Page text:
Data protection liability risks: How web agencies navigate safely through the GDPR

Created 23. May 2023
Young man consulting his business partner at meeting in office

When web agencies create websites for customers, they must also pay attention to data protection. There are liability risks here. We show you when you are liable and how you can deal with the risks.

For web agencies, the question of liability in the event of data protection violations by the customer is a sensitive issue. After all, despite all the care taken in creating websites and implementing data protection measures, the risk of data protection breaches remains. The question, then, is whether a web agency can be held liable for its client's data protection breaches. Generally, the customer who processes personal data via its website is responsible for compliance with data protection regulations. This means that the customer has a duty to protect the data of its website visitors and to take appropriate technical and organizational measures to ensure this.

However, the web agency can also be held responsible to a certain extent. This is especially true if the agency is involved in the processing of personal data and thus acts as a processor. In this case, the agency is obliged to comply with the provisions of the General Data Protection Regulation (GDPR) and to take appropriate technical and organizational measures to protect its customers' data.

Who is liable for the processing of personal data on your client's website?

In principle, the person responsible for processing personal data is liable, i.e., in the case of websites, the owner of the website. Violations of data protection law therefore first affect the person responsible. Nevertheless, the web agency may be liable to the customer for data protection deficiencies:

  • If data protection conformity of the website was contractually agreed in the contract, the agency shall be liable for this property in any case.
  • If the condition of the website is assumed to be state of the art, it can also be concluded under certain circumstances that the agency is liable to the customer if the website has certain properties that are not data protection compliant.
  • Errors in data protection may also in principle constitute a defect of the website under certain circumstances, since a legally compliant website is owed as a work. An example of this could be an incorrect configuration of the consent banner. However, the provision of a website without SSL encryption may also constitute a defect.

The question of liability always depends on the specific circumstances of the violation and the contractual agreements between the web agency and the customer.

What about liability as a processor?

If you take over the hosting of the website for your customer or if you operate an analytics service for them on an agency server, then you may be acting as a processor. As a processor, you are the executing arm of the customer, without having your own design option in the use of the data. Processors are required by Article 28(1) of the GDPR to provide sufficient guarantees that appropriate technical and organizational measures are implemented in such a way that the processing is carried out in compliance with the requirements of the GDPR and ensures the protection of the rights of the data subject. Typical examples of personal data breaches include cyber-attacks, server crashes, viruses, and other attacks on IT. You must ensure that the technical and organizational measures correspond to the level of protection of the personal data you process. In this context, certain personal data are particularly protected: According to Art. 9 GDPR, this includes, for example, health data, biometric data, or data on sexual orientation. These must be given special protection. Here, for example, special measures are required for the encryption or anonymization of data.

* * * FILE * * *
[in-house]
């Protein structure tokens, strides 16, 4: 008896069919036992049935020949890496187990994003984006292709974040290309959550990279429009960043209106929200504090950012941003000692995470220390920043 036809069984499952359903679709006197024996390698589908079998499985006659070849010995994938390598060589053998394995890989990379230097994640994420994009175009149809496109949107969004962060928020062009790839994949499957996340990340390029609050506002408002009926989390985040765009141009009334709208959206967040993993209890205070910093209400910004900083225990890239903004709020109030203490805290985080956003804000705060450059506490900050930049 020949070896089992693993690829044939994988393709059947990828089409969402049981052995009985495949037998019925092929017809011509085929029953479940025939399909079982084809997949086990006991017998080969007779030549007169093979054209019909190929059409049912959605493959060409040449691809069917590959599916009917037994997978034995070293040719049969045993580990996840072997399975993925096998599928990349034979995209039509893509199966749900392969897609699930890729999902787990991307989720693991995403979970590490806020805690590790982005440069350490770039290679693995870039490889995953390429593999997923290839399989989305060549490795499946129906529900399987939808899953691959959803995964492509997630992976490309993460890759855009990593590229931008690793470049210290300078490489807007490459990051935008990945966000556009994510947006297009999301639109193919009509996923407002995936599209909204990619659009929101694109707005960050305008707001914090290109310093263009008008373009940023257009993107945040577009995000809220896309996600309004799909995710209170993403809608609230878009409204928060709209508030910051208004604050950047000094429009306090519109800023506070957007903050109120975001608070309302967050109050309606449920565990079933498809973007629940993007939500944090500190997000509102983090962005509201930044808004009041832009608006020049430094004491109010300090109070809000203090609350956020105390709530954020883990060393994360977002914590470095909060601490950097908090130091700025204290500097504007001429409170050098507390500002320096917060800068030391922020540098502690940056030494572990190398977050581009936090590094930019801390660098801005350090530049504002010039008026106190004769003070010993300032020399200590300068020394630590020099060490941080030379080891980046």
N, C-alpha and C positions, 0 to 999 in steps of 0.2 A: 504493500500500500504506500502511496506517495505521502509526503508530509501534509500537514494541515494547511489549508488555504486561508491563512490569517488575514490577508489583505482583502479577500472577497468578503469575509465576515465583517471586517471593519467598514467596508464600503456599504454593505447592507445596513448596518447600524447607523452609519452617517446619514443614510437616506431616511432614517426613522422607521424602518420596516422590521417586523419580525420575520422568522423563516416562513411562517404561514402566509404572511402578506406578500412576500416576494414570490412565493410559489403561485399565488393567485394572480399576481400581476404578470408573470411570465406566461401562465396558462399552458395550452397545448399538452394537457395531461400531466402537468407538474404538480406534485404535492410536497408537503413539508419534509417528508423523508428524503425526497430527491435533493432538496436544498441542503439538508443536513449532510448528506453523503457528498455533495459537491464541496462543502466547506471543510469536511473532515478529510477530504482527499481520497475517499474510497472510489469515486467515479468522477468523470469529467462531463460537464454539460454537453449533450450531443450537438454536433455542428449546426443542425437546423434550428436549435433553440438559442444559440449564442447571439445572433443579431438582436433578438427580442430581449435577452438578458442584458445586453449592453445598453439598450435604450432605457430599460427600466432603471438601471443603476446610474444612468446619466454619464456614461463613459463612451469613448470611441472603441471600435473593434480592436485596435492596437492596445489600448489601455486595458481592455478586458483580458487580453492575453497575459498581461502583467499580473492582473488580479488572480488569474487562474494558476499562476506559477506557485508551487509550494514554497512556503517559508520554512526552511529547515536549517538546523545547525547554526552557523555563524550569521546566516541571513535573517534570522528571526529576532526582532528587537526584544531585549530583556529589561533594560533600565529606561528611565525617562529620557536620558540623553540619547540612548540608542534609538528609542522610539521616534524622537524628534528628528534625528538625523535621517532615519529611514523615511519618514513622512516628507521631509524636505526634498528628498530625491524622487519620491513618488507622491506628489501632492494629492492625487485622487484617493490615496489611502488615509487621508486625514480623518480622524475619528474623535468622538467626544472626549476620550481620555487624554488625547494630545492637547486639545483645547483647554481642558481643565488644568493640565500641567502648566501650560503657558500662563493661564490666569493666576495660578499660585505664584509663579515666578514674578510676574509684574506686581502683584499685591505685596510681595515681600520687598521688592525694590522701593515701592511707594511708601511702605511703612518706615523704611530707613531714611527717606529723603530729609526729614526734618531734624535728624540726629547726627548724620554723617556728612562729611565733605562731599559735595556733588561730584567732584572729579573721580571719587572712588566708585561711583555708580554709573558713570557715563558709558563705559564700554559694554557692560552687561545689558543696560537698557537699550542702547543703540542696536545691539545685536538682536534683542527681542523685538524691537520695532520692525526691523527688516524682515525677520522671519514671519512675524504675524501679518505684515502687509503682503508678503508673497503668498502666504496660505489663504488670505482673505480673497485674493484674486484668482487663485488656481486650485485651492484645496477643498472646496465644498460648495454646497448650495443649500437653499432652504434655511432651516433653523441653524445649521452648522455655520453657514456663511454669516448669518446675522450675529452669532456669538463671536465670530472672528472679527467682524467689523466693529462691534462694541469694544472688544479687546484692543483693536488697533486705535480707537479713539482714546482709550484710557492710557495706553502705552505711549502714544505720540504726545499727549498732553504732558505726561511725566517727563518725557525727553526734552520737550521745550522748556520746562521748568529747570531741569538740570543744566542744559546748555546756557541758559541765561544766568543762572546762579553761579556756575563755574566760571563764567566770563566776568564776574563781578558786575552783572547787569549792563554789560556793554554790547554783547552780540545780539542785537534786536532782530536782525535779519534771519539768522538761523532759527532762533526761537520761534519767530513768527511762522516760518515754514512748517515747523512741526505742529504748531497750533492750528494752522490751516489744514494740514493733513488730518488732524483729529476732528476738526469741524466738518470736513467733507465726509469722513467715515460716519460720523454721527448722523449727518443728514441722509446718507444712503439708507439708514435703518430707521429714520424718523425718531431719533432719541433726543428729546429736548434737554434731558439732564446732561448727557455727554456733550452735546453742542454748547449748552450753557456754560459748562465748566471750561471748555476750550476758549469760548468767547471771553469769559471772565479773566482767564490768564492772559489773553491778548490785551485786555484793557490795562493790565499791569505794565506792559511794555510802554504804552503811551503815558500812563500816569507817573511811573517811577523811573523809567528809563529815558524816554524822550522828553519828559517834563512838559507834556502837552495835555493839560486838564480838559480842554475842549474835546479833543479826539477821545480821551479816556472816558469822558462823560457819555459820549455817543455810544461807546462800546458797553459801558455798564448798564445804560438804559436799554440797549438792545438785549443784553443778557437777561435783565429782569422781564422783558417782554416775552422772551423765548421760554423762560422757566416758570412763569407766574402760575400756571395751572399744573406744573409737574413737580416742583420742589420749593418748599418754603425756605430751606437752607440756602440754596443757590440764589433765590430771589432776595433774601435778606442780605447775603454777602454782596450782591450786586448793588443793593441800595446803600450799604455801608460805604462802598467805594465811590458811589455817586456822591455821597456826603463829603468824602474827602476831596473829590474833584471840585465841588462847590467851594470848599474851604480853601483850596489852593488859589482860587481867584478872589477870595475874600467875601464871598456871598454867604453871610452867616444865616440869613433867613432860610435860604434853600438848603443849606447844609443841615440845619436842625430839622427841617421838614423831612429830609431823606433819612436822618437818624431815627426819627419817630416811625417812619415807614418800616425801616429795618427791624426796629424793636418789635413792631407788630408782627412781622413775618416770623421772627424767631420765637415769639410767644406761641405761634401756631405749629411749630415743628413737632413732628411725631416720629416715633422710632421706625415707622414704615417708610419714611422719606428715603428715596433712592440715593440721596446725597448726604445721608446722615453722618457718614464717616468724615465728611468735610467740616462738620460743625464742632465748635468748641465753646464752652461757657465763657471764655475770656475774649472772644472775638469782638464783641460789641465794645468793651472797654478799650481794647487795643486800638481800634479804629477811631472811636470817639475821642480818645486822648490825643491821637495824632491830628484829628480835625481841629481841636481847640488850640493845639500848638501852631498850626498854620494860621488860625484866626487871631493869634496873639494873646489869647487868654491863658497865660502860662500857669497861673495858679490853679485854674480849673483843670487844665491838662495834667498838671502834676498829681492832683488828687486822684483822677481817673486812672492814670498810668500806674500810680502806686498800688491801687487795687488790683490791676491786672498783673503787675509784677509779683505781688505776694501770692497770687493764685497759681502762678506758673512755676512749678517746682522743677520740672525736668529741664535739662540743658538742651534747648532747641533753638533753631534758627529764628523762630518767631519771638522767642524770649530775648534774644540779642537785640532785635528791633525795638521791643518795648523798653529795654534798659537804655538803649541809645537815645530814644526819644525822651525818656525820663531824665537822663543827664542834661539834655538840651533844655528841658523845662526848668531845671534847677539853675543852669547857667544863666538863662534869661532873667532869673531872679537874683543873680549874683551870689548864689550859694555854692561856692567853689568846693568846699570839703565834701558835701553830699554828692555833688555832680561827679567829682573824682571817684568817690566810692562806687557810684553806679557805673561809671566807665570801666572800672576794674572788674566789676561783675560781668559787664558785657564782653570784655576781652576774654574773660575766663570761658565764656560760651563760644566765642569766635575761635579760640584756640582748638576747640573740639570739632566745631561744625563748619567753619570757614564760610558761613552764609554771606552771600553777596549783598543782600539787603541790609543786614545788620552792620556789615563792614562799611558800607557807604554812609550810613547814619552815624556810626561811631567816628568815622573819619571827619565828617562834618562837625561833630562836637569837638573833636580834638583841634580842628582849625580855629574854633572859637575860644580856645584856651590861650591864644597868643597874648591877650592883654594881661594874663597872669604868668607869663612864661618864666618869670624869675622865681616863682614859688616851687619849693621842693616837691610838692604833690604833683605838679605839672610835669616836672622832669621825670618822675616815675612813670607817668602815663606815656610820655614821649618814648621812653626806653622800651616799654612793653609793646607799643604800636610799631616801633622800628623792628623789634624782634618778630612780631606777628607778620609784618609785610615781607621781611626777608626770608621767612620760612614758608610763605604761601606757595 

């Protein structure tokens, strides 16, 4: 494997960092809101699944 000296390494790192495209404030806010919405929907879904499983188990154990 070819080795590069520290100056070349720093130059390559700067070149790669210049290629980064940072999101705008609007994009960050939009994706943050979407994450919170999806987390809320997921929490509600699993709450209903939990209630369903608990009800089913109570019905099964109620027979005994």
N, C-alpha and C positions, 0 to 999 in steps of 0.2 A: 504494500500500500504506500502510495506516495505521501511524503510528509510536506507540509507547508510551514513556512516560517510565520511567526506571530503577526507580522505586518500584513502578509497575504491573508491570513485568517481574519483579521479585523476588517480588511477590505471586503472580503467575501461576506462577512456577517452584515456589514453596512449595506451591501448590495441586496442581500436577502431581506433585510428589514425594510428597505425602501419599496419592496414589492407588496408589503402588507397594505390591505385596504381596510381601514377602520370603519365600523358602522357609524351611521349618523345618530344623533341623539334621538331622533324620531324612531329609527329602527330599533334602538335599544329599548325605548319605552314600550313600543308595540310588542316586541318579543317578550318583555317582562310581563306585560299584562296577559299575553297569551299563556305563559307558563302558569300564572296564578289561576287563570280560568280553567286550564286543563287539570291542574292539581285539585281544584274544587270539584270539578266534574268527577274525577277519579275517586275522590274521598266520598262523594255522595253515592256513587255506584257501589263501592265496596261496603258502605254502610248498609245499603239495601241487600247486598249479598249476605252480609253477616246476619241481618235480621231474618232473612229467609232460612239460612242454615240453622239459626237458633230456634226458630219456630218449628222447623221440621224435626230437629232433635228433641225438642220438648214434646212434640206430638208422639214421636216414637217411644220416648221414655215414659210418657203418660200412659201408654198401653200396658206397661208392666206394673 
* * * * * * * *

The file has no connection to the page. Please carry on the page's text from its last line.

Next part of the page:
If, despite all the measures taken, a data protection incident occurs, you are obligated to report the incident to your customer immediately and to support him in fulfilling his reporting obligations.

If you act as a processor, you must conclude a contract on commissioned processing (AV contract) with your customer. This contract defines once again what data is involved and, above all, what measures you will take to protect the personal data and what control options you will grant your customer to check the protective measures. It is advisable to define a liability regulation in the AV contract, which clarifies the responsibilities and liability issues in the event of data protection violations. Templates are available on the Internet. However, it is safer to go to a data protection officer or lawyer. They can adapt the contract on commissioned processing for your purposes.

Who is responsible for the content of the imprint, privacy policy and consent banner?

The responsible person is the owner of the website. He must therefore also check whether all the content on the website is complete and legal. In the best case, your web agency only takes over the prepared content of your customer and fills the website with it. However, if the customer makes specifications that are already illegal, it is your duty to inform the customer about this.

You do not owe him legal advice, but the work you provide must be legally compliant. This means that you must point out to your customer if, for example, the privacy policy is obviously incorrect. For example, if important information such as the name of the person responsible is not provided, or if certain processing operations, such as tracking, are not named, even though you know that these are used on the website.